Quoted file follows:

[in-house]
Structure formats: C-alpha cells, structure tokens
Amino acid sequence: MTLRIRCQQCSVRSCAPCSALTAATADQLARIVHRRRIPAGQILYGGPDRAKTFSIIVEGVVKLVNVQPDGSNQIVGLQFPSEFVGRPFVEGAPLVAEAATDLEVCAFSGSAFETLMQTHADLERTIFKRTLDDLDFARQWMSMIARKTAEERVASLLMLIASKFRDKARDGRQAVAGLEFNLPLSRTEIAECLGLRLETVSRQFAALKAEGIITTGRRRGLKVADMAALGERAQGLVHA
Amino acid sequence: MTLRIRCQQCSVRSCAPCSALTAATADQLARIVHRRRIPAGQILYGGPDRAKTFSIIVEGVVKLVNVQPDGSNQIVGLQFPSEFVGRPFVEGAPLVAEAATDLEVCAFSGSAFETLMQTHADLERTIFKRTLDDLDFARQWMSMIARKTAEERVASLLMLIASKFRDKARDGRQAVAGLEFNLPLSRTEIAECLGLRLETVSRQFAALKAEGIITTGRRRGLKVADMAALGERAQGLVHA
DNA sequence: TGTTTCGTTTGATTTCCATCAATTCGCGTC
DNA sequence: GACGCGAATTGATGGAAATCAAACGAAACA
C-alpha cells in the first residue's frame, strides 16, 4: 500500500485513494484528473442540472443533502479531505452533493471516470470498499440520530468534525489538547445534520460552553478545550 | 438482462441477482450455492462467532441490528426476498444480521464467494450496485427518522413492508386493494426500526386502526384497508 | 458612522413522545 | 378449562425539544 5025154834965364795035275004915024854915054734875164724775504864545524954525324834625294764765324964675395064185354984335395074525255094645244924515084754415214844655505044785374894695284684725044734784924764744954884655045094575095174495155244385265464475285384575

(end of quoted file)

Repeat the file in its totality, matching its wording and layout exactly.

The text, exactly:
[in-house]
Structure formats: C-alpha cells, structure tokens
Amino acid sequence: MTLRIRCQQCSVRSCAPCSALTAATADQLARIVHRRRIPAGQILYGGPDRAKTFSIIVEGVVKLVNVQPDGSNQIVGLQFPSEFVGRPFVEGAPLVAEAATDLEVCAFSGSAFETLMQTHADLERTIFKRTLDDLDFARQWMSMIARKTAEERVASLLMLIASKFRDKARDGRQAVAGLEFNLPLSRTEIAECLGLRLETVSRQFAALKAEGIITTGRRRGLKVADMAALGERAQGLVHA
Amino acid sequence: MTLRIRCQQCSVRSCAPCSALTAATADQLARIVHRRRIPAGQILYGGPDRAKTFSIIVEGVVKLVNVQPDGSNQIVGLQFPSEFVGRPFVEGAPLVAEAATDLEVCAFSGSAFETLMQTHADLERTIFKRTLDDLDFARQWMSMIARKTAEERVASLLMLIASKFRDKARDGRQAVAGLEFNLPLSRTEIAECLGLRLETVSRQFAALKAEGIITTGRRRGLKVADMAALGERAQGLVHA
DNA sequence: TGTTTCGTTTGATTTCCATCAATTCGCGTC
DNA sequence: GACGCGAATTGATGGAAATCAAACGAAACA
C-alpha cells in the first residue's frame, strides 16, 4: 500500500485513494484528473442540472443533502479531505452533493471516470470498499440520530468534525489538547445534520460552553478545550 | 438482462441477482450455492462467532441490528426476498444480521464467494450496485427518522413492508386493494426500526386502526384497508 | 458612522413522545 | 378449562425539544 5025154834965364795035275004915024854915054734875164724775504864545524954525324834625294764765324964675395064185354984335395074525255094645244924515084754415214844655505044785374894695284684725044734784924764744954884655045094575095174495155244385265464475285384575